In the immediate future, we should expect more of the same from our one-party government. Flush from the passage of Prop. 30, tax increases backed by public sector unions, there is little to restrain them beyond occasional resistance from Gov. Brown. Having made California's income taxes the highest in the U.S., legislators and local officials are already busily concocting new taxes, fees and another spate of bond issues to prop up the nation's most-cosseted public sector, and, of course, fund its rich pensions at the expense of mostly middle-class taxpayers.So what is most curious to the Recovering Bureaucrat is not that left-wingers are in bed with the rent-seekers; it’s the increasing incidence where the majority of us appear willing to become wards of this “ever-more active redistributionist state” and enable the rent-seekers and the downward spiral of wealth creation that always follows. Conversion of the majority to the Church of the All Powerful State has implications that are fearsome to contemplate.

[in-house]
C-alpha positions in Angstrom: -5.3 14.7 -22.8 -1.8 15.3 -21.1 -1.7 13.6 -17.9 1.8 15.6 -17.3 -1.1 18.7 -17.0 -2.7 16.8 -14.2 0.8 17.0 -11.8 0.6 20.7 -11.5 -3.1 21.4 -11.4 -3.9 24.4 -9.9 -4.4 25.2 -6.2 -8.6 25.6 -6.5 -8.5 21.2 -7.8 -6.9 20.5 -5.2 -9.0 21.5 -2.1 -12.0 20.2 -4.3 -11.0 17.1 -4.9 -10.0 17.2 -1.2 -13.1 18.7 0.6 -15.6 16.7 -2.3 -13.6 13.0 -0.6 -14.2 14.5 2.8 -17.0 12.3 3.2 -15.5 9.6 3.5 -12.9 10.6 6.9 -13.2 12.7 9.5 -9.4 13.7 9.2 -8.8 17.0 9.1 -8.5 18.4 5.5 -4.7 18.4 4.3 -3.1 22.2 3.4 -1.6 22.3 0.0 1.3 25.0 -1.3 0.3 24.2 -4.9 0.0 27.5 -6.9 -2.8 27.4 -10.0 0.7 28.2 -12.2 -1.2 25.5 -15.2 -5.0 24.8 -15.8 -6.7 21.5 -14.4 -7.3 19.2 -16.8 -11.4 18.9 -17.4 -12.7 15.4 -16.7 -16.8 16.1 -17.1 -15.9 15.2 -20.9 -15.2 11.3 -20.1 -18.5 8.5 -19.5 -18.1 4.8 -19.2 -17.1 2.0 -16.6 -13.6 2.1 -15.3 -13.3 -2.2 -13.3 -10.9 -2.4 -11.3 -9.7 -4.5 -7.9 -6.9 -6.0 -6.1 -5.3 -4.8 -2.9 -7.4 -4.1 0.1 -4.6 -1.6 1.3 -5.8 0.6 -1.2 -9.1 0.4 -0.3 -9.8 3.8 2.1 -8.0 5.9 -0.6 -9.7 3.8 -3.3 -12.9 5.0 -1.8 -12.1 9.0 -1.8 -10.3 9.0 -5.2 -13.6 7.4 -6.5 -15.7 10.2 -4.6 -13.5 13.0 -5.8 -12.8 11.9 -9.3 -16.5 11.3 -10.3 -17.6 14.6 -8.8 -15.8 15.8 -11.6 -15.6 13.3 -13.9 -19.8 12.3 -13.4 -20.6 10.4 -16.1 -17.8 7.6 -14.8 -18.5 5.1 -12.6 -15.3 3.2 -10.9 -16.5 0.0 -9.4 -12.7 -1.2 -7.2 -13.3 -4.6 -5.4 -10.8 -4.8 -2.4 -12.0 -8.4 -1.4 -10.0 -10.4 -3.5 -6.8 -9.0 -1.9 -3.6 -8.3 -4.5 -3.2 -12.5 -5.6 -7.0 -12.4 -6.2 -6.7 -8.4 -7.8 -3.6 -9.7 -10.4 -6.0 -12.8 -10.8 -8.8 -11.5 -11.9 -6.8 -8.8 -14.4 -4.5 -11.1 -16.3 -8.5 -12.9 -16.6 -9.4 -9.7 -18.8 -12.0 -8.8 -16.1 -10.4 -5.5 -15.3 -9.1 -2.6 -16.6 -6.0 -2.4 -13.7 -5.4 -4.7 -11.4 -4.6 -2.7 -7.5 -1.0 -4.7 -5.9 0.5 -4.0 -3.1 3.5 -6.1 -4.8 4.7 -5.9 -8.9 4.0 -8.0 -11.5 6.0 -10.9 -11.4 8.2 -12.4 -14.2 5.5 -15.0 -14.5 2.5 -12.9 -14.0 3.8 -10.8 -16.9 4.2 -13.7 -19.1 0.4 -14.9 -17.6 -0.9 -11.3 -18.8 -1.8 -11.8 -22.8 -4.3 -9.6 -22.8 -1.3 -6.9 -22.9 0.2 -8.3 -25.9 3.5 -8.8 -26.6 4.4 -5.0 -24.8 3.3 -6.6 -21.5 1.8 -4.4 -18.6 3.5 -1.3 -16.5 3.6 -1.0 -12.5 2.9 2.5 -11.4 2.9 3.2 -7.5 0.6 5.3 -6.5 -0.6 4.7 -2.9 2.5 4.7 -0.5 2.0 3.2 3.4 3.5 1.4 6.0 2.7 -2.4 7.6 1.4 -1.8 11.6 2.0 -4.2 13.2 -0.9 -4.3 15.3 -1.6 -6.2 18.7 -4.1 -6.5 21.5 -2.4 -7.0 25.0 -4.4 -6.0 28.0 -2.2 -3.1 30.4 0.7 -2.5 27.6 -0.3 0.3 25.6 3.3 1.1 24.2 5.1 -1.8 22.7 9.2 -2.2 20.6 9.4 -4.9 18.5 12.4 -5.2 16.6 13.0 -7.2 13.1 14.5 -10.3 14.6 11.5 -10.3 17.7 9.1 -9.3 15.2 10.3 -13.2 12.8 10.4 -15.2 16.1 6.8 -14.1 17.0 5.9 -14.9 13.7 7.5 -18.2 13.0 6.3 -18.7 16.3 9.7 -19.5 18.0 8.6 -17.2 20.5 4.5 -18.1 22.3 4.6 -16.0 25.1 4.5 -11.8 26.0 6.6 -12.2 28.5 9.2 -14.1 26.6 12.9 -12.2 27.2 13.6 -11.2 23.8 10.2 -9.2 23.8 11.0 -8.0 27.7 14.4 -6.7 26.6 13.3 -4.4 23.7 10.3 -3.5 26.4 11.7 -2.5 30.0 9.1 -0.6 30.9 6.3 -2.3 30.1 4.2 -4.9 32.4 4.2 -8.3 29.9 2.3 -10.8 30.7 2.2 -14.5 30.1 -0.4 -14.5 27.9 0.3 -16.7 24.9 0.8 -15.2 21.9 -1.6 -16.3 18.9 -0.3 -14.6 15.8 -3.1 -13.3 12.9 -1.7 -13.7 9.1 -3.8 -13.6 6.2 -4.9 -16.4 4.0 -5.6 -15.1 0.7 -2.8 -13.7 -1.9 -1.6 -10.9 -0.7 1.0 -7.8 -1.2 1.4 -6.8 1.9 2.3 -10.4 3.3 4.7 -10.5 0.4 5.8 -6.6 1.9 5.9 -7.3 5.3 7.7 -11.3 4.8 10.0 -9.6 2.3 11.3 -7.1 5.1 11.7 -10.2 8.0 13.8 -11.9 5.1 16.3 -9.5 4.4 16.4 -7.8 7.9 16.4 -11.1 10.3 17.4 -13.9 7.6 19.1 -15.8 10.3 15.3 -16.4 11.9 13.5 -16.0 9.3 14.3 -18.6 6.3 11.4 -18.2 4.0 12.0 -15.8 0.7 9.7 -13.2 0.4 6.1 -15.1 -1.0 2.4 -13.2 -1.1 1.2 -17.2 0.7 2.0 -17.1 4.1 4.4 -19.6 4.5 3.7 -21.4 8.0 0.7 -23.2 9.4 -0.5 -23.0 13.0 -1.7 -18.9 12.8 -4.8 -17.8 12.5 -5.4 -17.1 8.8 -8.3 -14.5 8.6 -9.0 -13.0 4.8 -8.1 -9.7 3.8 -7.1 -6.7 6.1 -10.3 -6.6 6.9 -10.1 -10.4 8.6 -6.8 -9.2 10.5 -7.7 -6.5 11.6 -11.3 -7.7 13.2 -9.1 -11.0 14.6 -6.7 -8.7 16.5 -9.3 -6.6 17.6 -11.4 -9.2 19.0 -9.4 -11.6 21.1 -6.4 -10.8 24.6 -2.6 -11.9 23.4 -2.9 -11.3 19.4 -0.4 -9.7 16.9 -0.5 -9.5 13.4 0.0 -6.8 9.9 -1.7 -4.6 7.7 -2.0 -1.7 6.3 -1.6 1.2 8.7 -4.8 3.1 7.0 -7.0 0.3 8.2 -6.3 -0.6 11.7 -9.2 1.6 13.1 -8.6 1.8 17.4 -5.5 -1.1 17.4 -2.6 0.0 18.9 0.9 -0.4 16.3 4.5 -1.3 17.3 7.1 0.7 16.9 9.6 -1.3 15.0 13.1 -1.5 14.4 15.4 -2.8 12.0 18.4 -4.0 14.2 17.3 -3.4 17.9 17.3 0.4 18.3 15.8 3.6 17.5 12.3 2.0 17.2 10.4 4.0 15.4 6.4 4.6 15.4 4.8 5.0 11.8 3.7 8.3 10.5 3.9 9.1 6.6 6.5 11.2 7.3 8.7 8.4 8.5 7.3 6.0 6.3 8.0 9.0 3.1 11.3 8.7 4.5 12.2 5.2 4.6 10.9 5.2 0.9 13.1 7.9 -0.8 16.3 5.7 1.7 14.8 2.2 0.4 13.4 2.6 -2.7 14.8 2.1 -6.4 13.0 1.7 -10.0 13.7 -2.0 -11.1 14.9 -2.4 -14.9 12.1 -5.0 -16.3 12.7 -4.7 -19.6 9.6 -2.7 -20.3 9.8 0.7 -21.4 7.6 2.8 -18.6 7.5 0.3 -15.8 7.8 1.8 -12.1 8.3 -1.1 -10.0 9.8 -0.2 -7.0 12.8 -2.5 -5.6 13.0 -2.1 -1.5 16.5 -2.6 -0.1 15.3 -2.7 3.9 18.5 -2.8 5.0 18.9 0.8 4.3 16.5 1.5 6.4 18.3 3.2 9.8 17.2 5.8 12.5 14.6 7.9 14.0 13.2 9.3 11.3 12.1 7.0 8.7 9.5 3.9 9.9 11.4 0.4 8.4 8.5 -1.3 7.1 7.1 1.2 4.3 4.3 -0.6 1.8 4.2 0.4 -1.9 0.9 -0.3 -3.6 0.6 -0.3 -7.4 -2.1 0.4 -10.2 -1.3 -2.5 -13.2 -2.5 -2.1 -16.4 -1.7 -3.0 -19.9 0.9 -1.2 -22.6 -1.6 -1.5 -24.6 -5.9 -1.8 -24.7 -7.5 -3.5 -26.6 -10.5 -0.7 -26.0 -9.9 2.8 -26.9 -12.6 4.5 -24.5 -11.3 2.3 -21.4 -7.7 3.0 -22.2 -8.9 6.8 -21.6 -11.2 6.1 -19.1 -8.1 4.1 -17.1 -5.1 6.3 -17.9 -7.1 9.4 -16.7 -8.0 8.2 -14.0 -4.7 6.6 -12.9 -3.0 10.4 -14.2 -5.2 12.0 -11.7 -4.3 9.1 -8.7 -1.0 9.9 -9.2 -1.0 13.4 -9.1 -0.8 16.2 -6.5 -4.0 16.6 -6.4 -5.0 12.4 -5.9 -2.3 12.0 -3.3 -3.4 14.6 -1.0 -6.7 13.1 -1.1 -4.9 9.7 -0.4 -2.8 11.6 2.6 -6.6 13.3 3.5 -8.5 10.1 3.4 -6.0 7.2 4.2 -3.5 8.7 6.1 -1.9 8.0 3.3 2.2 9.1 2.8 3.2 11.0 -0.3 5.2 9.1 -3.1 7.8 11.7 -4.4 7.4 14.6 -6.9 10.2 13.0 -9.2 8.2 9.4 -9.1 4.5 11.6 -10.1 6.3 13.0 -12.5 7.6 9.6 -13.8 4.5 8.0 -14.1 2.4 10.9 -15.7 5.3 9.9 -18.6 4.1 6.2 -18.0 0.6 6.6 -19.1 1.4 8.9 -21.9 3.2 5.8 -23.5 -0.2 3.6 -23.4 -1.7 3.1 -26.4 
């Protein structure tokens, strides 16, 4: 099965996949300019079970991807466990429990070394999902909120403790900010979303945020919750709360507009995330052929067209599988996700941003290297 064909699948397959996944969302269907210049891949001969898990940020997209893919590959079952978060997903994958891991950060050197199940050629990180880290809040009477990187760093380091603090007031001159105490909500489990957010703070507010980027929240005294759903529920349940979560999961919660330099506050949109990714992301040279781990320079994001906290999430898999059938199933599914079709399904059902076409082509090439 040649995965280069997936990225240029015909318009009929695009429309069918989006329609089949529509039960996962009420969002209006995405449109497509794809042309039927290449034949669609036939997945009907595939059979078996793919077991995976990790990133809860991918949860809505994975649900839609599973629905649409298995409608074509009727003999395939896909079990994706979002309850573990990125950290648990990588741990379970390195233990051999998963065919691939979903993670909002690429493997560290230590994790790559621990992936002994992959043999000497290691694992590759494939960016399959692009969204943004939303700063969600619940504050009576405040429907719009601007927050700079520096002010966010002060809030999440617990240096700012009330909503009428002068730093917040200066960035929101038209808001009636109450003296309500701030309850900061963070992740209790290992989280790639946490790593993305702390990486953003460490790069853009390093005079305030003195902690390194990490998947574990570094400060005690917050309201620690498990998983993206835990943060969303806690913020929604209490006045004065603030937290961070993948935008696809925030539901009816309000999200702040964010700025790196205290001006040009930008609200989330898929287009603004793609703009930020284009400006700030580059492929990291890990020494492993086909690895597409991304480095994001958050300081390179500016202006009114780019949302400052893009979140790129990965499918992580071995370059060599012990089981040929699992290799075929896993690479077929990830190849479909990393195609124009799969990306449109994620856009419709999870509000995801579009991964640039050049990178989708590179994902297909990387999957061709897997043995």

. . . But it's not only taxes that will depress growth. Our Mad Hatter one-party, public-sector-dominated state seems keen to press its regulatory assault on employers and job creators. With climate change-related legislation certain to boost already high energy costs, we also can expect industries, from food processing to semiconductors and aerospace, to continue heading to friendlier locales.
But the fact remains that this progressive faith is based on the demonstrably unsustainable assumption that, quoting Prof. Mead again, business “tycoons and the very successful minority will be so rich, thanks to their continuing gains from globalization and technological change, that they can pay progressively higher taxes to fund basic services and middle class jobs for enough of the rest of the country that something like a middle class society can be preserved.”